In Knopka v. Fred Schiavone, et. al., plaintiff was injured while moving stone lintels during the construction of a child development center. The general contractor (“Schiavone”) hired plaintiff’s employer, J. Palermo Masonry (“Palermo”) to install the lintels above windows. Greyhawk North America, LLC (“Greyhawk”) was the construction manager responsible for budgeting, scheduling and monitoring of Schiavone’s safety program. Defendant Paul Brothers delivered thirty lintels to the site, each weighing between 210 and 425 pounds. Palermo would then transport the lintels by fork lift closer to the windows for installation. Due to the minimal space between the lintels, the fork lift was unable to lift them from the pallets. The plaintiff was sliding the lintels so they could be accessed by the fork lift when he injured his back.
Plaintiff’s expert opined that Schiavone knew moving lintels in this manner could cause injury as evidenced by the implementation of its safety policy instructing workers on heavy lifting. The expert also asserted that Grayhawk was responsible for job-site safety and that Paul Brothers failed to properly space the lintels and warn of their heavy weight. The Trial Court granted Schiavone and Greyhawk’s motions for summary judgment finding no breach of duty as they were not advised of Palermo’s method of moving the lintels prior to plaintiff’s acitivites. The Court also granted summary judgment to Paul Brothers finding that the lintels were not deficiently designed or manufactured and because the risk of manually lifting the lintels was obvious. Plaintiff appealed the grant of summary judgment to all three defendants.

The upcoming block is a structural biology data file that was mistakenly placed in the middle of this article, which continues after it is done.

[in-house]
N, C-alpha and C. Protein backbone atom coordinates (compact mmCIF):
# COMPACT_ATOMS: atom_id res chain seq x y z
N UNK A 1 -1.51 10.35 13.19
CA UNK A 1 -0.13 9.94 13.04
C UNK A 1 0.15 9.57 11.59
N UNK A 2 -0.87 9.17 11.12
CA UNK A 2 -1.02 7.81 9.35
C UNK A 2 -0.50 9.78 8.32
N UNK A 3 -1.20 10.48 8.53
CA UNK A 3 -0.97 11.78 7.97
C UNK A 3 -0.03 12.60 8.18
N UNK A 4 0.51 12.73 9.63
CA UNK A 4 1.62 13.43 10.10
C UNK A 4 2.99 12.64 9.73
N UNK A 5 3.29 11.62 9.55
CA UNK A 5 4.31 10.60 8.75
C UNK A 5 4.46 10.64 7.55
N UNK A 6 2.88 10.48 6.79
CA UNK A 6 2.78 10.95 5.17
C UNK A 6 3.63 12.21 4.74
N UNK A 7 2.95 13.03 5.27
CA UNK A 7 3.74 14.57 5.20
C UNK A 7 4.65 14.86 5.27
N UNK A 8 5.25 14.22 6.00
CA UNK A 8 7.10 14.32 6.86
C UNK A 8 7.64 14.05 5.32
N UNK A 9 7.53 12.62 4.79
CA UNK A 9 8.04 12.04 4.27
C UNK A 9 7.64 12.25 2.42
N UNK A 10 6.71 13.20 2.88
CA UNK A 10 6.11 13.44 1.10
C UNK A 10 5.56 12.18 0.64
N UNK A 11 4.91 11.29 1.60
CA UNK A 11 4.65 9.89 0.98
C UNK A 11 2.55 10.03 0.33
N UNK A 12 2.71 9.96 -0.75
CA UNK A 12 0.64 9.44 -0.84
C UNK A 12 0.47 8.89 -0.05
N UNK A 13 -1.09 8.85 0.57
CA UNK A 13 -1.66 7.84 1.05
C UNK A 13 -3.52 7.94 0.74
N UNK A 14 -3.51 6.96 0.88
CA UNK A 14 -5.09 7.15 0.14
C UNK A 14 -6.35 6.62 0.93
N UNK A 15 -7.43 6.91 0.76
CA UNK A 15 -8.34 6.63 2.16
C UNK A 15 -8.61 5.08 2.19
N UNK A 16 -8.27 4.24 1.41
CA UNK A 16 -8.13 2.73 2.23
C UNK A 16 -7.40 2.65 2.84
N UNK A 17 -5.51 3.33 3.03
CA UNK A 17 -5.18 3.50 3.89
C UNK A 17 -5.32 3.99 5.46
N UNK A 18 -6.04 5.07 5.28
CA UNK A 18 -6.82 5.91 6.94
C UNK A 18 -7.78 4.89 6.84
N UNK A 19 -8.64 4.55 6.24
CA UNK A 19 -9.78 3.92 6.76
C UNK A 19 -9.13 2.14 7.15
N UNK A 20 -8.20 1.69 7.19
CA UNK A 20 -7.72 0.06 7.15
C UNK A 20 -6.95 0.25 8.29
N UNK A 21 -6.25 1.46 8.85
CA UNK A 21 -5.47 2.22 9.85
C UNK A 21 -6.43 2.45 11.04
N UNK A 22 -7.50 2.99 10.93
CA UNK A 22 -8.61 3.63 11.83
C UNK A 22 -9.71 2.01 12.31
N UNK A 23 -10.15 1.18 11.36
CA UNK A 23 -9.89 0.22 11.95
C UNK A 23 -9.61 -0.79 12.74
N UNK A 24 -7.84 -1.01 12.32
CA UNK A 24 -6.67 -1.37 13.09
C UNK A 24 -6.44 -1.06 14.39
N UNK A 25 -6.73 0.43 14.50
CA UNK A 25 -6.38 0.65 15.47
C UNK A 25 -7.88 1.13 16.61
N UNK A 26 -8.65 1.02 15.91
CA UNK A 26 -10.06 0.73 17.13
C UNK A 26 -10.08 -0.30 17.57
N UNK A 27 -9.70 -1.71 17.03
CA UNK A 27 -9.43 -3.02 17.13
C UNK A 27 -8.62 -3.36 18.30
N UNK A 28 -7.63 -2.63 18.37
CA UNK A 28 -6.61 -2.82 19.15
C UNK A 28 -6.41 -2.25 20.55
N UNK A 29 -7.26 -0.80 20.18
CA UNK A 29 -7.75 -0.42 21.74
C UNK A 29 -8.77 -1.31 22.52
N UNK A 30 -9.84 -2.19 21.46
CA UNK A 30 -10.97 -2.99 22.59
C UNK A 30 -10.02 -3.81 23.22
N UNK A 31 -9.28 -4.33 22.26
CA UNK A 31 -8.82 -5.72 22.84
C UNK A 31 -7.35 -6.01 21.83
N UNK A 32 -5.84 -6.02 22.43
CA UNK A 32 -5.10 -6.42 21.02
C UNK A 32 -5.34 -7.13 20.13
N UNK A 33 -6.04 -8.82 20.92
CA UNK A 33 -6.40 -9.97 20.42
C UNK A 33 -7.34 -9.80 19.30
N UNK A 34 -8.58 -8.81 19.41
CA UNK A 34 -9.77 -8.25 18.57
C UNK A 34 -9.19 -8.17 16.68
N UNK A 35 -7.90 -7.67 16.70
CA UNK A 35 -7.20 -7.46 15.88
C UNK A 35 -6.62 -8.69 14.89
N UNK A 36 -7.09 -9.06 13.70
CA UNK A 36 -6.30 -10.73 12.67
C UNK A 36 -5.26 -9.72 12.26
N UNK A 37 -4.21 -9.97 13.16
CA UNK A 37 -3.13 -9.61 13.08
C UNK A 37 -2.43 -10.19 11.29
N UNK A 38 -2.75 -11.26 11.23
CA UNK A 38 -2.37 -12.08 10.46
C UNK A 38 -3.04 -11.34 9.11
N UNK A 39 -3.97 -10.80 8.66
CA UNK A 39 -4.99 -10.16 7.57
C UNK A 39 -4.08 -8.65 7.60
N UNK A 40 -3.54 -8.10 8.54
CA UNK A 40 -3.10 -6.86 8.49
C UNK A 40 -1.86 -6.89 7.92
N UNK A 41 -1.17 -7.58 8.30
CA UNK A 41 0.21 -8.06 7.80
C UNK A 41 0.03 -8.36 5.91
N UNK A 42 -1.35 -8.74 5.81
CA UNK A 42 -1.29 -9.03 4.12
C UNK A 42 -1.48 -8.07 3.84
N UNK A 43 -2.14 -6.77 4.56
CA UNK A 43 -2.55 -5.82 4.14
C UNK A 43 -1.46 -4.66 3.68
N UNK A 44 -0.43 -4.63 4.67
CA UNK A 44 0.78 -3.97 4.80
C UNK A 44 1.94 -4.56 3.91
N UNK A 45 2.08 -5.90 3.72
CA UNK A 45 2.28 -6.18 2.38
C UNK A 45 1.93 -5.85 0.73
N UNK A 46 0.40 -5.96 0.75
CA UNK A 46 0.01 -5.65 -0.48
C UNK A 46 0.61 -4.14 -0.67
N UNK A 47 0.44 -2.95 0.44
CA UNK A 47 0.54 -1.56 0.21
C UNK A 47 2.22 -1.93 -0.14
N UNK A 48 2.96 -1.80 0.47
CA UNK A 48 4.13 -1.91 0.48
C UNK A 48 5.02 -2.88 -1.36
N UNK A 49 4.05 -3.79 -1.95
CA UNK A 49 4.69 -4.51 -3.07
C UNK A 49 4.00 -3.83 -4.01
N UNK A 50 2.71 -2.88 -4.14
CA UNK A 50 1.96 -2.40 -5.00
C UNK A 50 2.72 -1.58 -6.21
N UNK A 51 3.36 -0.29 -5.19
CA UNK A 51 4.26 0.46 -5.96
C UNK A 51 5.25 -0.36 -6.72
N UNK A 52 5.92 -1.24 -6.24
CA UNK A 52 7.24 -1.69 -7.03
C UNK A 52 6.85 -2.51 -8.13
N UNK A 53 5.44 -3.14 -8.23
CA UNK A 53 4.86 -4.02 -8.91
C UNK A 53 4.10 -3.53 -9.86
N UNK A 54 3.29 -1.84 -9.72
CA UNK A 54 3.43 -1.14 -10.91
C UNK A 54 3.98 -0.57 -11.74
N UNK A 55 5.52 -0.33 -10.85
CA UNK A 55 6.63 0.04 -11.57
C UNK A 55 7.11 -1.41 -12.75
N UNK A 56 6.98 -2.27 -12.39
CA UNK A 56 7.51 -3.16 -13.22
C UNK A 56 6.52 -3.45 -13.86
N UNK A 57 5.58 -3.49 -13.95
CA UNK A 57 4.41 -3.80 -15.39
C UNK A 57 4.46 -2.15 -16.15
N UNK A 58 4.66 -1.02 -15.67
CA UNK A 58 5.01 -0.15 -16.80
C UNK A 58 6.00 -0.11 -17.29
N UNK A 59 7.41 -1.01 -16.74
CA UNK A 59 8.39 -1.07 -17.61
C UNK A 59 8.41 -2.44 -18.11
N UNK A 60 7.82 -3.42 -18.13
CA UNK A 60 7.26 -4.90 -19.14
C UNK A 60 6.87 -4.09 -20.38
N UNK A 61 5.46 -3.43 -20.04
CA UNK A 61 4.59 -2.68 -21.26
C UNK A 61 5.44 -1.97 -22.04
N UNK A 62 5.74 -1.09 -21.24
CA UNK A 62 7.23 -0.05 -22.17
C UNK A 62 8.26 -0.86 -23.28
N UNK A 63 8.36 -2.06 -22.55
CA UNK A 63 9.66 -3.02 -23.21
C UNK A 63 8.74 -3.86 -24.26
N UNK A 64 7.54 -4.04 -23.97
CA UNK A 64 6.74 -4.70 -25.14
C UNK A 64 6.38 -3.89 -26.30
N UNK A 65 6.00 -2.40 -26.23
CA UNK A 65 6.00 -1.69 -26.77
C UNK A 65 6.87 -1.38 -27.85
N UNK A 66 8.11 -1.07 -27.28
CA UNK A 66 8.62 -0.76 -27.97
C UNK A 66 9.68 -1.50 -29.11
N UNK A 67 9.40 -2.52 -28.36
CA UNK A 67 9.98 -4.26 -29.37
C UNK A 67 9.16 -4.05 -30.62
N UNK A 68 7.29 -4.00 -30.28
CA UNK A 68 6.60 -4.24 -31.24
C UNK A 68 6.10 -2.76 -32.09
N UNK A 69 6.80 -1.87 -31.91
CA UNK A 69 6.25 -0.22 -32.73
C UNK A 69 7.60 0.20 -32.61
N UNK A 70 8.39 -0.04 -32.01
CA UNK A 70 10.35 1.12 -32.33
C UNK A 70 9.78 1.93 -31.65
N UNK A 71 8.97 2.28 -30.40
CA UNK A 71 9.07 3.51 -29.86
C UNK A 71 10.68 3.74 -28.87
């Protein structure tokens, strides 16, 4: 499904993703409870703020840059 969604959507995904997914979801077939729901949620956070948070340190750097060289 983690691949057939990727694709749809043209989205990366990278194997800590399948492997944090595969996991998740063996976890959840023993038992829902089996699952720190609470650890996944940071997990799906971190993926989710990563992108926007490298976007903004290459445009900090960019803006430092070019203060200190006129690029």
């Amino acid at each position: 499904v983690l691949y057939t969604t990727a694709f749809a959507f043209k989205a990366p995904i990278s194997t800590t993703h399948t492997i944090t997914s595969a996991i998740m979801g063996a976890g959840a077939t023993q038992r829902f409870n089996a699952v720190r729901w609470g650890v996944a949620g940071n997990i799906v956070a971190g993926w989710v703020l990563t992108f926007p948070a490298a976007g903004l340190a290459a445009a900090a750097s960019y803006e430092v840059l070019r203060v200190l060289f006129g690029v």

The Appellate Division affirmed the summary judgment orders. Traditionally, a general contractor’s immunity from liability for the personal injuries of a subcontractor’s employee can be disturbed only when the general contractor retains control over the means and methods of the work being performed. Here, however, it was clear that Palermo, rather than Schiavone, retained control over transporting the lintels. There was also no foreseeable risk of injury; if a lintel was too heavy, it would be expected that a worker would not lift it. Moreover, Schiavone assured that Palermo received its safety policy which provided guidelines for heavy lifting. The Appellate Division found that imposing a duty on Schiavone to do more than remind Palermo of the obvious would not be fair. As to Grayhawk, the evidence did not demonstrate that its monitoring was inadequate. The Appellate Division also held that additional warnings were not required by Paul Brothers as the weight of the stone should have been self-evident.
Common sense prevails: don’t forget to lift with your legs!
Thanks to Andrew Marra for his contribution to this post. If you have any questions, please email Paul at firstname.lastname@example.org